Harvard study: Hey, this economic recovery's not so bad, relatively speaking

The study, presented over the weekend at the annual meetings of the American Economic Association, rejects comparisons with regular postwar American recoveries, as other economists have made, and instead examines 100 major, or “systemic,” financial crises that have occurred over the last two centuries, in the United States and abroad.

It found that relative to previous American financial crises, the current economy is doing substantially better. Across nine major financial crises in the United States, the average peak-to-trough decline in inflation-adjusted per-capita gross domestic product is about 9 percent, and it has taken an average of 6.7 years to recover to the precrisis peak. During the years after crises, five of the nine episodes also had a “double-dip” downturn.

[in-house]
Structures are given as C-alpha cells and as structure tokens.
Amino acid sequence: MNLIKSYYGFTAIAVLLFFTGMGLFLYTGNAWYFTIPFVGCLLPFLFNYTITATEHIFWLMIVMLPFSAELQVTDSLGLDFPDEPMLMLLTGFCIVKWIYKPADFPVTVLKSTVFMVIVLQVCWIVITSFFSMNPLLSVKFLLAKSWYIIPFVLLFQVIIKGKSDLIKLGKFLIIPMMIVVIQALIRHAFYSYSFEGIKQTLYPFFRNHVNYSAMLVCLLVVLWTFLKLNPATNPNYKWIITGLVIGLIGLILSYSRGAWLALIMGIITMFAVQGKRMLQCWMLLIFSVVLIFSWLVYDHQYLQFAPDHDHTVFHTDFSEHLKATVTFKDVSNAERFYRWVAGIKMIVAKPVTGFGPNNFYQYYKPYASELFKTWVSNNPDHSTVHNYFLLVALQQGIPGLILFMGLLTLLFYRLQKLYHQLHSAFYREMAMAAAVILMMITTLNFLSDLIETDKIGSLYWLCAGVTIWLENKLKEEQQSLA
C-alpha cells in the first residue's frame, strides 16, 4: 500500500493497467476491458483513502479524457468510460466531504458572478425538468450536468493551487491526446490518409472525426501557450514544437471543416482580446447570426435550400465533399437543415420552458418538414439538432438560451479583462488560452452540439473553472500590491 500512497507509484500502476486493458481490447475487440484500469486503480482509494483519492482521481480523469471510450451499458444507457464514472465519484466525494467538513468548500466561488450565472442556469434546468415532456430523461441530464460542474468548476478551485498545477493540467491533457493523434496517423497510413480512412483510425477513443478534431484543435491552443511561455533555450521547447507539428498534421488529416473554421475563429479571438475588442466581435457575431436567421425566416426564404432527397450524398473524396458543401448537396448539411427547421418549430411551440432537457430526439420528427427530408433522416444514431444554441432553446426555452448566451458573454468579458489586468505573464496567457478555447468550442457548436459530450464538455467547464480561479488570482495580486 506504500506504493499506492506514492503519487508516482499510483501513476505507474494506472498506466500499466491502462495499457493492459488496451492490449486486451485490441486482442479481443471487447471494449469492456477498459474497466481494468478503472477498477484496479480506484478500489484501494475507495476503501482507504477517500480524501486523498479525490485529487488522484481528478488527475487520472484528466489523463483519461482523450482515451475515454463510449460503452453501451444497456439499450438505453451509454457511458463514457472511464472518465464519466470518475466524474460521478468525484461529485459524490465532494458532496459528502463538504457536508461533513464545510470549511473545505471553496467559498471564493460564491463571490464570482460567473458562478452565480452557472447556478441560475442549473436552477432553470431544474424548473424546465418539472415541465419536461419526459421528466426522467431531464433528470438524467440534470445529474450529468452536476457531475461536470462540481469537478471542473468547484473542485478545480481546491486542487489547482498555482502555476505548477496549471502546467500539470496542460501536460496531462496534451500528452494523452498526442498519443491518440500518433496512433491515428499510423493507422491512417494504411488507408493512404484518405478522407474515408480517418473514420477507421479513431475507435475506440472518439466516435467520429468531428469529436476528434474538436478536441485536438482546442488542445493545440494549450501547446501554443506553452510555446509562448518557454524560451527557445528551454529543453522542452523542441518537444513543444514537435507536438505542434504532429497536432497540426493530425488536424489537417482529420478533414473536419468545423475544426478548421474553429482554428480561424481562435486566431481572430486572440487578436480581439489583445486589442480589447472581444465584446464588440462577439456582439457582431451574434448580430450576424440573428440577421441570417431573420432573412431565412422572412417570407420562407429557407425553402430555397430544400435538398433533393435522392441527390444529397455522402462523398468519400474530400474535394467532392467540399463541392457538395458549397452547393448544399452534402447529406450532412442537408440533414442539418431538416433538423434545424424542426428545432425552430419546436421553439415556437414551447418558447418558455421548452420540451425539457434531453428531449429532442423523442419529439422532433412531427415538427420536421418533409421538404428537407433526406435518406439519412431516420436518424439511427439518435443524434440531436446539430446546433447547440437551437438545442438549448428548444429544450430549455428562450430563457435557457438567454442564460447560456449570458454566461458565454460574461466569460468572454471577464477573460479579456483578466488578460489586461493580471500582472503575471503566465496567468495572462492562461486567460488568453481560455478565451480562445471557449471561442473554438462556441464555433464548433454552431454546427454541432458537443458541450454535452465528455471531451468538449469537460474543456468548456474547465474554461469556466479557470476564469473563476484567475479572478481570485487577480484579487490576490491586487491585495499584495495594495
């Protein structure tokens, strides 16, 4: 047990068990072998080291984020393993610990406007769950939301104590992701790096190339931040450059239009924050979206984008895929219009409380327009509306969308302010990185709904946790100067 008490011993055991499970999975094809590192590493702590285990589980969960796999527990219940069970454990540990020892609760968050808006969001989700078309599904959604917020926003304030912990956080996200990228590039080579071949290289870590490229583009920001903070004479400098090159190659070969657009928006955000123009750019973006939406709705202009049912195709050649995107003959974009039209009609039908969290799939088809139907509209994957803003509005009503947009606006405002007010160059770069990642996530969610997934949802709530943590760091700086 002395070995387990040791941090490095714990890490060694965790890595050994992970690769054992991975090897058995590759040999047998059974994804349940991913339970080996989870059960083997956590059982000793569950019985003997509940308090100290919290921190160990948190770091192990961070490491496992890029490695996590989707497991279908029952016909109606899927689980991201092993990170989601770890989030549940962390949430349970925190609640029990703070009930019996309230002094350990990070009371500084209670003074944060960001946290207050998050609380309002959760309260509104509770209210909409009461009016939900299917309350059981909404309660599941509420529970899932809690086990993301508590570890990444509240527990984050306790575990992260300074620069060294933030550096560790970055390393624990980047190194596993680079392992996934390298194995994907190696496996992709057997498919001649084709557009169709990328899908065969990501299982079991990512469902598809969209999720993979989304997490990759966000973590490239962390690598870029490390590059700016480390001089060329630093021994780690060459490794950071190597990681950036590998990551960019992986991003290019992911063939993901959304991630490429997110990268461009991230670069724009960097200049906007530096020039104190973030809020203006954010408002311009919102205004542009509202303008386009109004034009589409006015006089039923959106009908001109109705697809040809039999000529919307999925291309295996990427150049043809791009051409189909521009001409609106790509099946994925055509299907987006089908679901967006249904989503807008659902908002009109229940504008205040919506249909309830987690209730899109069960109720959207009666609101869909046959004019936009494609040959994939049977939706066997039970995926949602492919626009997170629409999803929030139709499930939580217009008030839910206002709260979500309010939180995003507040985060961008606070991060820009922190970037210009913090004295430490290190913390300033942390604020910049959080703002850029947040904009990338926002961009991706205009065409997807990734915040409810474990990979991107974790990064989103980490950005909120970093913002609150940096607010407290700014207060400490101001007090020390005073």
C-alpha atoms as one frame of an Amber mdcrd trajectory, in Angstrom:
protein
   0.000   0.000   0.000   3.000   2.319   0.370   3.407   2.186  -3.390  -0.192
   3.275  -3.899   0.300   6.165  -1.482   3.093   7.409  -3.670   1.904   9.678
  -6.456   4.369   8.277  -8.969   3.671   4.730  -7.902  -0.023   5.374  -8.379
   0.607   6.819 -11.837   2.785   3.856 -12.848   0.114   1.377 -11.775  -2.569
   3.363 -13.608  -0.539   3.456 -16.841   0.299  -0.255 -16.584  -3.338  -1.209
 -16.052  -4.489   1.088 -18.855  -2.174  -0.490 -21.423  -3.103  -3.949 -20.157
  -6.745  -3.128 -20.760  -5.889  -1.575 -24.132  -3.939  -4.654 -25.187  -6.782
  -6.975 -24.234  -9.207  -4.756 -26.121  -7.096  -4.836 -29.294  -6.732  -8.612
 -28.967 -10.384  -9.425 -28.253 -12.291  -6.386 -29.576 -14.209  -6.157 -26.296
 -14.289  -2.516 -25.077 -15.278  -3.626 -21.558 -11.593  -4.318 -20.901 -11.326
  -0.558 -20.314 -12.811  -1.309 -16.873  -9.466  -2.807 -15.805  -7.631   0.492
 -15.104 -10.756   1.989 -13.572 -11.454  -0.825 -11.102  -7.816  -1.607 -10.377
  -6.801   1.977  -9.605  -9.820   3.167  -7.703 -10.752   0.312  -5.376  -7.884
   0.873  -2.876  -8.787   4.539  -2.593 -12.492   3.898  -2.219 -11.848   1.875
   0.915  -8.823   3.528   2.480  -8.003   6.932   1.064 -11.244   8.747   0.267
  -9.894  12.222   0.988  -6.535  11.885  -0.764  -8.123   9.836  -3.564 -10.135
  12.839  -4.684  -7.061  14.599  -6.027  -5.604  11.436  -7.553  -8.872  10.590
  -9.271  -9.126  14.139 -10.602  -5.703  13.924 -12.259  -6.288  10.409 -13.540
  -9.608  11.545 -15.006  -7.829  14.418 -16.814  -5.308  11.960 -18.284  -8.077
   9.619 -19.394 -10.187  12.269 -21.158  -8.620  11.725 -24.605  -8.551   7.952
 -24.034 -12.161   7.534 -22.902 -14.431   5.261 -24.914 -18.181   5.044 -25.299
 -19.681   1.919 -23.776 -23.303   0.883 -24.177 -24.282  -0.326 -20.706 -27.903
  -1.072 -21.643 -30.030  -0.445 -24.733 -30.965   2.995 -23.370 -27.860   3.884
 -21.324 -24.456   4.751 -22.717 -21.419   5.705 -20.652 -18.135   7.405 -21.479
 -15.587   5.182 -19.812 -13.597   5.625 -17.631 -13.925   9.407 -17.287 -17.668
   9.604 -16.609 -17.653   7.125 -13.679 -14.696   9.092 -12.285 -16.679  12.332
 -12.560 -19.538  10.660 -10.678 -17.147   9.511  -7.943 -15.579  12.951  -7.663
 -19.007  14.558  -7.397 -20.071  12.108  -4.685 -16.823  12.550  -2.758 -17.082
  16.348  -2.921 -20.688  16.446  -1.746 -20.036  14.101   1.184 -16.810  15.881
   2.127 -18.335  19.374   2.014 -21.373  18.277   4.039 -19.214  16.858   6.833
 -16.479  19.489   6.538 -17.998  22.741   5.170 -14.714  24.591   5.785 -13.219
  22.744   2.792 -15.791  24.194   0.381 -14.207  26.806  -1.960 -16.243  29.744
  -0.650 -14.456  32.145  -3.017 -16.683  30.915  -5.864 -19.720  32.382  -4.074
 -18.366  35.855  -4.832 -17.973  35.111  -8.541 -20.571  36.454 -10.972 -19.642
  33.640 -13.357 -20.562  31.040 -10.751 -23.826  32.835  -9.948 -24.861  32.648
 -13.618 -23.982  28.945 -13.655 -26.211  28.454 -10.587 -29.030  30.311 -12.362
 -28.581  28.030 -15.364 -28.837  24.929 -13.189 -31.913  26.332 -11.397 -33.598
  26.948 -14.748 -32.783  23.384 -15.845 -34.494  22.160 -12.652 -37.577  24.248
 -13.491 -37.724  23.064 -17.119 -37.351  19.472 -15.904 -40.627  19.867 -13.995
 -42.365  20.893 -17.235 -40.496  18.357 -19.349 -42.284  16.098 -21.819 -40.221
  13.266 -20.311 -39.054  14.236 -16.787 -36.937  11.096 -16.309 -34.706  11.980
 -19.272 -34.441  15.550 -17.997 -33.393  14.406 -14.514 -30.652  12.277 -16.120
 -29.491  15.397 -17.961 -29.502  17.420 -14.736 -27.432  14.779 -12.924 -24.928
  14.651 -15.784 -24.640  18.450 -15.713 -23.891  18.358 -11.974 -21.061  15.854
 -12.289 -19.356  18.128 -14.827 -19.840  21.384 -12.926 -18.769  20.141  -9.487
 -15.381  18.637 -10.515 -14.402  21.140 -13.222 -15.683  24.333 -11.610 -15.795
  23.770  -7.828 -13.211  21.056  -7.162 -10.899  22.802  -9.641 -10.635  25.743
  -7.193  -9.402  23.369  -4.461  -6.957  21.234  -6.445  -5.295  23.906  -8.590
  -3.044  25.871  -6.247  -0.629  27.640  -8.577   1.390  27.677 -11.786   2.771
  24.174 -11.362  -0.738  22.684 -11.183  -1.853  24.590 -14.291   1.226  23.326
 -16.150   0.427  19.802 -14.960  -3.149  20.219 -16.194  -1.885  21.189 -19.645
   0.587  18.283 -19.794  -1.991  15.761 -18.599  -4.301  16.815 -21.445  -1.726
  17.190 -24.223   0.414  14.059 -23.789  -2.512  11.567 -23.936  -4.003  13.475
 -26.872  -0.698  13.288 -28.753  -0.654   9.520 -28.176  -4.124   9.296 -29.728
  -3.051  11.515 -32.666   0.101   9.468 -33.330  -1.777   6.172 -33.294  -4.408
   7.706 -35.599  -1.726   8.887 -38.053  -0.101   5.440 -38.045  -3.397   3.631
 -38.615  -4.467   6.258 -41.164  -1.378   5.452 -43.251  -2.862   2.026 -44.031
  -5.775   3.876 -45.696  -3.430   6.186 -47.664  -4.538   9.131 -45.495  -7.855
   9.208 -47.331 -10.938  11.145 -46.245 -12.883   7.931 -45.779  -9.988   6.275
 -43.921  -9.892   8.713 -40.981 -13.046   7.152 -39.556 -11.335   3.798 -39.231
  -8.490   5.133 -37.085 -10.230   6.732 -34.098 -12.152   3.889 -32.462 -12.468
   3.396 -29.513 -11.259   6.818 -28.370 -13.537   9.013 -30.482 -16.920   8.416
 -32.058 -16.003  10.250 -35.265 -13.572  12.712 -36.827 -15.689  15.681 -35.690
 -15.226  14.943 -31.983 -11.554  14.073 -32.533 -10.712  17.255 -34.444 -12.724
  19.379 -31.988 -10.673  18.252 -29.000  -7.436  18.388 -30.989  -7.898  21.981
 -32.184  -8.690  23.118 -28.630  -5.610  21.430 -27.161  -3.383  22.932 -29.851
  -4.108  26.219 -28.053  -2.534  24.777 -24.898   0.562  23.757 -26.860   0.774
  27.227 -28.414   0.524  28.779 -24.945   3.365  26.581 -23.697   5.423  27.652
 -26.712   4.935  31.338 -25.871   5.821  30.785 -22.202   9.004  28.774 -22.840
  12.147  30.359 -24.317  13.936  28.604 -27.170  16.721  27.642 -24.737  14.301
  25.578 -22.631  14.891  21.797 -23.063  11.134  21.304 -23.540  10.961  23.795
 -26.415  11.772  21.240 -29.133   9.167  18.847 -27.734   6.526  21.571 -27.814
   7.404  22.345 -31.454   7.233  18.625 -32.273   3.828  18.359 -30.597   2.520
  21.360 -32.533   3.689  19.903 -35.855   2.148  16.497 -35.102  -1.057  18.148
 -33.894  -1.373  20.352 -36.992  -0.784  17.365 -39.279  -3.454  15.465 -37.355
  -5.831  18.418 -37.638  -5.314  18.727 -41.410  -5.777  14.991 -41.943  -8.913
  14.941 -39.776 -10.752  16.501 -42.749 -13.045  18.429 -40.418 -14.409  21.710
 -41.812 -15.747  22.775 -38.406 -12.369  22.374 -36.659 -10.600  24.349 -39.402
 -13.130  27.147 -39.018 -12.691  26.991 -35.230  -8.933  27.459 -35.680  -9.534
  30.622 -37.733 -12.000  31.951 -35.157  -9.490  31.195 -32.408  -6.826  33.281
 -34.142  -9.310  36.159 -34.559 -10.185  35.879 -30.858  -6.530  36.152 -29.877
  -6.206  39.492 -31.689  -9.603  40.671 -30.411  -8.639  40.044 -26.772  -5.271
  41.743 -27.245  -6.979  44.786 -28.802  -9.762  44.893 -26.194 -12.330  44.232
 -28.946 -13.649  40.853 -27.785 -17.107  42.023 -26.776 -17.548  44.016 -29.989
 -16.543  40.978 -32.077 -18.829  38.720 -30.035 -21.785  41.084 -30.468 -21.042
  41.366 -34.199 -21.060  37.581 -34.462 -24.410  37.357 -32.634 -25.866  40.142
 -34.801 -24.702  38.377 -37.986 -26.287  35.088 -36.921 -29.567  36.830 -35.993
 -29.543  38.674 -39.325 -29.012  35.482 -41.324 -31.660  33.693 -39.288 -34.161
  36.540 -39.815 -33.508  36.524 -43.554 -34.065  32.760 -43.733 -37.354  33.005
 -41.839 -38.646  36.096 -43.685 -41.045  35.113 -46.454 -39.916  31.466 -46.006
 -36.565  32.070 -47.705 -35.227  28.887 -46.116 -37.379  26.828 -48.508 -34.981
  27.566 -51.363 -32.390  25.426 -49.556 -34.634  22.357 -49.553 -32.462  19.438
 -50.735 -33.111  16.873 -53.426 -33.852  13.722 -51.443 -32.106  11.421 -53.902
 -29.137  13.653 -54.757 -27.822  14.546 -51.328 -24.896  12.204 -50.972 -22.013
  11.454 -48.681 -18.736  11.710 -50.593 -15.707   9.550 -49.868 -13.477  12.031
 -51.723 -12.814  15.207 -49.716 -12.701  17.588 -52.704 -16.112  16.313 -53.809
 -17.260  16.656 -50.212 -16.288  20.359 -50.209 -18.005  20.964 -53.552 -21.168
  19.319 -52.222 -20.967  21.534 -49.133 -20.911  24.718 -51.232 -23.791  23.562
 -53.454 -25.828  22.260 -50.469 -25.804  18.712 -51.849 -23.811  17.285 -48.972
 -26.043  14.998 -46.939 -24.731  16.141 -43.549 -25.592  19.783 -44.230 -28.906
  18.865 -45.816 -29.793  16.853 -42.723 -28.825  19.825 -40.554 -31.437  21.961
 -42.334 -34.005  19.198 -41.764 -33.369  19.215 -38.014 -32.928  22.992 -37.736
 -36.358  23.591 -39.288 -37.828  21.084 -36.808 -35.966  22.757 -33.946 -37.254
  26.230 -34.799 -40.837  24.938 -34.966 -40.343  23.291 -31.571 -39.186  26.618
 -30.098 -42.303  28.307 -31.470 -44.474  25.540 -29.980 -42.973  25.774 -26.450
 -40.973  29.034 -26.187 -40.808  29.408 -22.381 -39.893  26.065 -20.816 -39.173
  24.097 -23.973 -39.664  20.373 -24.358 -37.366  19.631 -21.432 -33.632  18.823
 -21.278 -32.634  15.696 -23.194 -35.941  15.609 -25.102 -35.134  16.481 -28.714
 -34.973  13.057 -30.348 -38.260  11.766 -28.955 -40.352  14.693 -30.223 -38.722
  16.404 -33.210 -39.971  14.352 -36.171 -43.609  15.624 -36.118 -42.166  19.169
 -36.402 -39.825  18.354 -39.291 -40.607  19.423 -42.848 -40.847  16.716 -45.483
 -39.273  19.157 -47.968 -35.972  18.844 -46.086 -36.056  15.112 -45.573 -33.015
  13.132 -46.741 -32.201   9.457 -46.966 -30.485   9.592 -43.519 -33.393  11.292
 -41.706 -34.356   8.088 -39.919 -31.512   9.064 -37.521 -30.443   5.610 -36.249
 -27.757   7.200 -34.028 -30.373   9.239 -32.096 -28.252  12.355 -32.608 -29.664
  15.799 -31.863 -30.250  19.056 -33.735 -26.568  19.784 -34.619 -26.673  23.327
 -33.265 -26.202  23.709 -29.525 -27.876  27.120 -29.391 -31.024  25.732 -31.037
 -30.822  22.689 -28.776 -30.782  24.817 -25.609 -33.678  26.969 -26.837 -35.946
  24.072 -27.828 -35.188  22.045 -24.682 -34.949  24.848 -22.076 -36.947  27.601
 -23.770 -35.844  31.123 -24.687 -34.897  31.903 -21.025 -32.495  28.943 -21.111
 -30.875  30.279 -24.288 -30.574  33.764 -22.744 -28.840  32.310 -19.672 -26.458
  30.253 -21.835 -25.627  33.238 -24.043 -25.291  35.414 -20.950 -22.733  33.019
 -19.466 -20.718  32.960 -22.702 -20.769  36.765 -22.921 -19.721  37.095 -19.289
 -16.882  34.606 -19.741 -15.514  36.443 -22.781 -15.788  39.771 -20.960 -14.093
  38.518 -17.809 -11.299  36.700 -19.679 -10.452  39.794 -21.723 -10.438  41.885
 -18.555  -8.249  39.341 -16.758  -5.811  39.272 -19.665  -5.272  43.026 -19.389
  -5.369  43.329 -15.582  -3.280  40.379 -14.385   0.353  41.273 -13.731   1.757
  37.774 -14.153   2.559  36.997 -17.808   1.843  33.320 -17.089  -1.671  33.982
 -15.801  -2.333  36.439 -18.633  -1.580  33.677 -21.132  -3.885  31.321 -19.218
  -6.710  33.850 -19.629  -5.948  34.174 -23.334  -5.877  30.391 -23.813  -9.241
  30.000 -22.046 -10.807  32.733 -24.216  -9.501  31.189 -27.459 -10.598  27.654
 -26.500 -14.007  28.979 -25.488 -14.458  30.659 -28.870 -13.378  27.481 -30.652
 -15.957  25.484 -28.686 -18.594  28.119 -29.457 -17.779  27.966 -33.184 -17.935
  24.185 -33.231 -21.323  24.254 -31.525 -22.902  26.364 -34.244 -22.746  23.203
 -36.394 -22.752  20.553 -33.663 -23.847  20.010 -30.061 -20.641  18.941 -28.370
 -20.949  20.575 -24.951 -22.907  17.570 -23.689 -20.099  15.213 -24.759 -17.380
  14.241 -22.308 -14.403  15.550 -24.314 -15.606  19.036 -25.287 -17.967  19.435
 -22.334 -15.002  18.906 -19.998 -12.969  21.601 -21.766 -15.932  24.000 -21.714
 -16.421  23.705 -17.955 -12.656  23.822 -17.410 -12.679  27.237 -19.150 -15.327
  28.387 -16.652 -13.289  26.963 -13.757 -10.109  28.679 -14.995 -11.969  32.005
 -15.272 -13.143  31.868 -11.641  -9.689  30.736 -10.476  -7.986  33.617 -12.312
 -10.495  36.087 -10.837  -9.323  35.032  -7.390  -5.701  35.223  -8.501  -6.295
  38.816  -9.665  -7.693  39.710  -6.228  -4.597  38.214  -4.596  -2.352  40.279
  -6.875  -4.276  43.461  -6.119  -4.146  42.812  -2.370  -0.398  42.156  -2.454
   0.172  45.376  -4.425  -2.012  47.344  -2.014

By contrast, the recent American subprime crisis beginning in 2007 had “only” a 5 percent drop in per capita output, and took “only” six years to get back to the precrisis peak. And so far, at least, there has been no second downward turn.

Employment and other measurements currently remain well below their precrisis peaks, but it is difficult to compare those numbers to past crises because the historical data for those categories is not as reliable, Ms. Reinhart said.